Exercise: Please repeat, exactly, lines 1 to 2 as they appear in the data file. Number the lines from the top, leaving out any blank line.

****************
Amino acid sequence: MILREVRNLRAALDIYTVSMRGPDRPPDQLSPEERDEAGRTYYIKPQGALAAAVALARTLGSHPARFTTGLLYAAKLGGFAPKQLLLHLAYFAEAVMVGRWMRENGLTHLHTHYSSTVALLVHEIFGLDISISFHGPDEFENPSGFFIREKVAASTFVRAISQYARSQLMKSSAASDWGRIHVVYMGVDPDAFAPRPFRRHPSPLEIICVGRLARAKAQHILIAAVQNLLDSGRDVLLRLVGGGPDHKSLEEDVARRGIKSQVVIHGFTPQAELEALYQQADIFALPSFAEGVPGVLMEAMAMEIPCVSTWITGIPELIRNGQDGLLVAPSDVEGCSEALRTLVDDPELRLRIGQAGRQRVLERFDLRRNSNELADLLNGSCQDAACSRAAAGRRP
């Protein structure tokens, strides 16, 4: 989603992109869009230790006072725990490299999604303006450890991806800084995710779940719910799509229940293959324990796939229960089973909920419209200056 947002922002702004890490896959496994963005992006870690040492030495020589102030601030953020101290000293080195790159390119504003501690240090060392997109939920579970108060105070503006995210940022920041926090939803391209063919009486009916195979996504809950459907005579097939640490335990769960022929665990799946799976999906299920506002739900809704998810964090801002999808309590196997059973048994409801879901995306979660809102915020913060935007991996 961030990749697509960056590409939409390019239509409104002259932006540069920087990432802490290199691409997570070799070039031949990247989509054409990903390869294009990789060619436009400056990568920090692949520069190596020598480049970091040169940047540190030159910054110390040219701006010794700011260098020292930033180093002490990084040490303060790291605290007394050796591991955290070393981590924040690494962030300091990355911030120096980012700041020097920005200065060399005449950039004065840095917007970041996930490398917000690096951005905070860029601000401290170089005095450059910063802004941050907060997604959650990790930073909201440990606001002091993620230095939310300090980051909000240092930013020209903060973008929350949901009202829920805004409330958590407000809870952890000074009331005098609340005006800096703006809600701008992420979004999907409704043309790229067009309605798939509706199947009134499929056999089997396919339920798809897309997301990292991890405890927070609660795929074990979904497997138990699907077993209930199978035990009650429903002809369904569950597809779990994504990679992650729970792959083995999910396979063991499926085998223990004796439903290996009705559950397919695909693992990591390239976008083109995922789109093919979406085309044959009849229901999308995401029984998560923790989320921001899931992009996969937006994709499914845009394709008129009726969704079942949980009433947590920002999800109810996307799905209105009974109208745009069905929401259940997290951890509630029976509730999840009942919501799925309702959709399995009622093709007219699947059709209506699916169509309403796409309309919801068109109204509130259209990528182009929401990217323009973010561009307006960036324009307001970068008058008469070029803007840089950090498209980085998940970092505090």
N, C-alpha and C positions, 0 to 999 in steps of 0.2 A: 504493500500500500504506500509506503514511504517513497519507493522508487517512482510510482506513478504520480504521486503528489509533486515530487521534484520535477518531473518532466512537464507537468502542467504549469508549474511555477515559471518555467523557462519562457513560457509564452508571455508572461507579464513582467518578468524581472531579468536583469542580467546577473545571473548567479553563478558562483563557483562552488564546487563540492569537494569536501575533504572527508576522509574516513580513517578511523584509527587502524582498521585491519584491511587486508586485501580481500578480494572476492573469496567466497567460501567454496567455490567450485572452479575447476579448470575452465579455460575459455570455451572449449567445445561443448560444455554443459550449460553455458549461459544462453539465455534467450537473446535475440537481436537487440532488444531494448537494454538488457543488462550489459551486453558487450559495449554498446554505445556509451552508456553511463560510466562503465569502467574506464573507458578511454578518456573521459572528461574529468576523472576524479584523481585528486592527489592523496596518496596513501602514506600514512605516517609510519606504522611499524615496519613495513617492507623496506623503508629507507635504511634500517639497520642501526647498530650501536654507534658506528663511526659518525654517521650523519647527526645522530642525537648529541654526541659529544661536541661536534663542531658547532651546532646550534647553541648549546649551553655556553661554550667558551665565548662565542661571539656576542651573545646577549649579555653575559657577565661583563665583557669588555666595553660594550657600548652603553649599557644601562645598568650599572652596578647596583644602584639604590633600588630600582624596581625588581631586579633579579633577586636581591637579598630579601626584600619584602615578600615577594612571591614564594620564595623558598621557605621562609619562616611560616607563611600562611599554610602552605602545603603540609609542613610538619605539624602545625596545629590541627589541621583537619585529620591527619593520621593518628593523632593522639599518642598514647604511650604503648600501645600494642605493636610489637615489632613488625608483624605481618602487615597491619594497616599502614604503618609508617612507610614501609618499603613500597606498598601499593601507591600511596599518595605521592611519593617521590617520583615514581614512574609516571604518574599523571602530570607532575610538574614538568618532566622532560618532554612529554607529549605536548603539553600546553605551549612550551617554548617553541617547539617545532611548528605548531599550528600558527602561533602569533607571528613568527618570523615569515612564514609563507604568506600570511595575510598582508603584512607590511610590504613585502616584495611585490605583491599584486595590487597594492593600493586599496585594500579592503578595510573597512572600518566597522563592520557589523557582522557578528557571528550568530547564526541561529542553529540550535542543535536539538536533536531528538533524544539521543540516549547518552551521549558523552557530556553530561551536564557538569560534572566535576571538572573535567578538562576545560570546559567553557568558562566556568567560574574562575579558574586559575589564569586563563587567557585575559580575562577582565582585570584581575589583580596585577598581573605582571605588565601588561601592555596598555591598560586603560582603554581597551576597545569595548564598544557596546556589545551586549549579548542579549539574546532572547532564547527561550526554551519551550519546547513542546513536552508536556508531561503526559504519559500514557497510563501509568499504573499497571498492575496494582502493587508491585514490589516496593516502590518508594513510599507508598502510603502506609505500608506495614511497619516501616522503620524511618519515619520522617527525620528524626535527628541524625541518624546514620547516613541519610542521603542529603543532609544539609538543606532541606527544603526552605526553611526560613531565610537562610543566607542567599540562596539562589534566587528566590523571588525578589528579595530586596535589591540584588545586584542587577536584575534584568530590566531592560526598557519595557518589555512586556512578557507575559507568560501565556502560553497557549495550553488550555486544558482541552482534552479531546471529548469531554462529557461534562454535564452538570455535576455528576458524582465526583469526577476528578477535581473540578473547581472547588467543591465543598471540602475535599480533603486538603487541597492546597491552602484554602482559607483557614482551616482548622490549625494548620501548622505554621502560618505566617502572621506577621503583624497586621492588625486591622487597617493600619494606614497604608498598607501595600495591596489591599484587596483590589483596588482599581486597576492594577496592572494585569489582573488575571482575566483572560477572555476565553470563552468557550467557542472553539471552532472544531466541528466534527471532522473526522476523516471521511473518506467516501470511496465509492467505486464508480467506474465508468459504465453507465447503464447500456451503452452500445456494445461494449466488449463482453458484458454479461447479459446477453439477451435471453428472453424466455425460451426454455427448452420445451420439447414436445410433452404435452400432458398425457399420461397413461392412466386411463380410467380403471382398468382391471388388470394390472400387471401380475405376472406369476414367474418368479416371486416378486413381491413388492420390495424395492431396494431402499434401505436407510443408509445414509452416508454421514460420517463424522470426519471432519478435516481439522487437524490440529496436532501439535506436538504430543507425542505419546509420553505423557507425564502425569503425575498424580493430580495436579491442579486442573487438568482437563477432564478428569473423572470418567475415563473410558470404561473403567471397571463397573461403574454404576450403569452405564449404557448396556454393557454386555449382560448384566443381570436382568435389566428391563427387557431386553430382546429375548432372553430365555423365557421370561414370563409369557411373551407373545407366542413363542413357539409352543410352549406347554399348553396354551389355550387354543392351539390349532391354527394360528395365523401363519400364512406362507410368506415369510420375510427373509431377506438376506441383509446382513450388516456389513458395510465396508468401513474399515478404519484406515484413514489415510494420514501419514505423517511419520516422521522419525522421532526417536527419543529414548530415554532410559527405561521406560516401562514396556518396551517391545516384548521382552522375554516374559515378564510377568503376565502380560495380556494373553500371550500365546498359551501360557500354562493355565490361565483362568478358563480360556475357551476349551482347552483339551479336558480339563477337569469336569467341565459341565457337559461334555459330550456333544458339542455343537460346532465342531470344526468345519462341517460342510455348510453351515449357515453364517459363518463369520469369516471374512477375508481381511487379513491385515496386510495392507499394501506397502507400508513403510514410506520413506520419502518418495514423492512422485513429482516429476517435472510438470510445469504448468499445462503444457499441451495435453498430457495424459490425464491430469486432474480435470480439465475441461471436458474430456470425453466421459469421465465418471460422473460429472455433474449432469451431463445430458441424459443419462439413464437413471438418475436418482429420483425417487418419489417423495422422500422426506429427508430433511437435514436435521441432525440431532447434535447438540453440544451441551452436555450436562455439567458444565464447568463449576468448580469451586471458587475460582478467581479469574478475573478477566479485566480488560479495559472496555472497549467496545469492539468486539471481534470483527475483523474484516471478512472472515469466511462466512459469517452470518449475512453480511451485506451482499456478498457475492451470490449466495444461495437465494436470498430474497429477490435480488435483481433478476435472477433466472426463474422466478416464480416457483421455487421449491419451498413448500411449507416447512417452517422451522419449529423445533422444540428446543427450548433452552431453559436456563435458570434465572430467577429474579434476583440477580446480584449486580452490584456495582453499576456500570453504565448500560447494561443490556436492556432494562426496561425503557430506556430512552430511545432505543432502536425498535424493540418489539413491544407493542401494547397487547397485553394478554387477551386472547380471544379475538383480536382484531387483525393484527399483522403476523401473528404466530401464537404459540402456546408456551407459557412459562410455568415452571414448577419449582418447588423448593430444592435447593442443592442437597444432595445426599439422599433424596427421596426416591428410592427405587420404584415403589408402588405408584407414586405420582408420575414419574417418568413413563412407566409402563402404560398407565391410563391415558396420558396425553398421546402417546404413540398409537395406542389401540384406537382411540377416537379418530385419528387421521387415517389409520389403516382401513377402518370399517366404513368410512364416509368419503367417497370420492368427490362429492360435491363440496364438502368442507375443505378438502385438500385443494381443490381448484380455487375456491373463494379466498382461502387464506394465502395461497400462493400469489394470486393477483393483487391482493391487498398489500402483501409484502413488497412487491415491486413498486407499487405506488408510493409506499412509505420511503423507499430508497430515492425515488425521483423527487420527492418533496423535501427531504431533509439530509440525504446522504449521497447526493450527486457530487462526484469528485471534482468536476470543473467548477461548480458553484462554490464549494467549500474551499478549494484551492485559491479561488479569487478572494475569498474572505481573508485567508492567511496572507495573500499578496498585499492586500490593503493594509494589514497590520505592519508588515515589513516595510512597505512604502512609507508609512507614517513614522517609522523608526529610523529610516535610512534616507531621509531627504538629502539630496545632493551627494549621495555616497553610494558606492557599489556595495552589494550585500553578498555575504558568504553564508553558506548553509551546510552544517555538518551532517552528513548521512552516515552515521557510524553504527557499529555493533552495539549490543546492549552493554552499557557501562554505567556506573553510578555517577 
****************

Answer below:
Amino acid sequence: MILREVRNLRAALDIYTVSMRGPDRPPDQLSPEERDEAGRTYYIKPQGALAAAVALARTLGSHPARFTTGLLYAAKLGGFAPKQLLLHLAYFAEAVMVGRWMRENGLTHLHTHYSSTVALLVHEIFGLDISISFHGPDEFENPSGFFIREKVAASTFVRAISQYARSQLMKSSAASDWGRIHVVYMGVDPDAFAPRPFRRHPSPLEIICVGRLARAKAQHILIAAVQNLLDSGRDVLLRLVGGGPDHKSLEEDVARRGIKSQVVIHGFTPQAELEALYQQADIFALPSFAEGVPGVLMEAMAMEIPCVSTWITGIPELIRNGQDGLLVAPSDVEGCSEALRTLVDDPELRLRIGQAGRQRVLERFDLRRNSNELADLLNGSCQDAACSRAAAGRRP
């Protein structure tokens, strides 16, 4: 989603992109869009230790006072725990490299999604303006450890991806800084995710779940719910799509229940293959324990796939229960089973909920419209200056 947002922002702004890490896959496994963005992006870690040492030495020589102030601030953020101290000293080195790159390119504003501690240090060392997109939920579970108060105070503006995210940022920041926090939803391209063919009486009916195979996504809950459907005579097939640490335990769960022929665990799946799976999906299920506002739900809704998810964090801002999808309590196997059973048994409801879901995306979660809102915020913060935007991996 961030990749697509960056590409939409390019239509409104002259932006540069920087990432802490290199691409997570070799070039031949990247989509054409990903390869294009990789060619436009400056990568920090692949520069190596020598480049970091040169940047540190030159910054110390040219701006010794700011260098020292930033180093002490990084040490303060790291605290007394050796591991955290070393981590924040690494962030300091990355911030120096980012700041020097920005200065060399005449950039004065840095917007970041996930490398917000690096951005905070860029601000401290170089005095450059910063802004941050907060997604959650990790930073909201440990606001002091993620230095939310300090980051909000240092930013020209903060973008929350949901009202829920805004409330958590407000809870952890000074009331005098609340005006800096703006809600701008992420979004999907409704043309790229067009309605798939509706199947009134499929056999089997396919339920798809897309997301990292991890405890927070609660795929074990979904497997138990699907077993209930199978035990009650429903002809369904569950597809779990994504990679992650729970792959083995999910396979063991499926085998223990004796439903290996009705559950397919695909693992990591390239976008083109995922789109093919979406085309044959009849229901999308995401029984998560923790989320921001899931992009996969937006994709499914845009394709008129009726969704079942949980009433947590920002999800109810996307799905209105009974109208745009069905929401259940997290951890509630029976509730999840009942919501799925309702959709399995009622093709007219699947059709209506699916169509309403796409309309919801068109109204509130259209990528182009929401990217323009973010561009307006960036324009307001970068008058008469070029803007840089950090498209980085998940970092505090």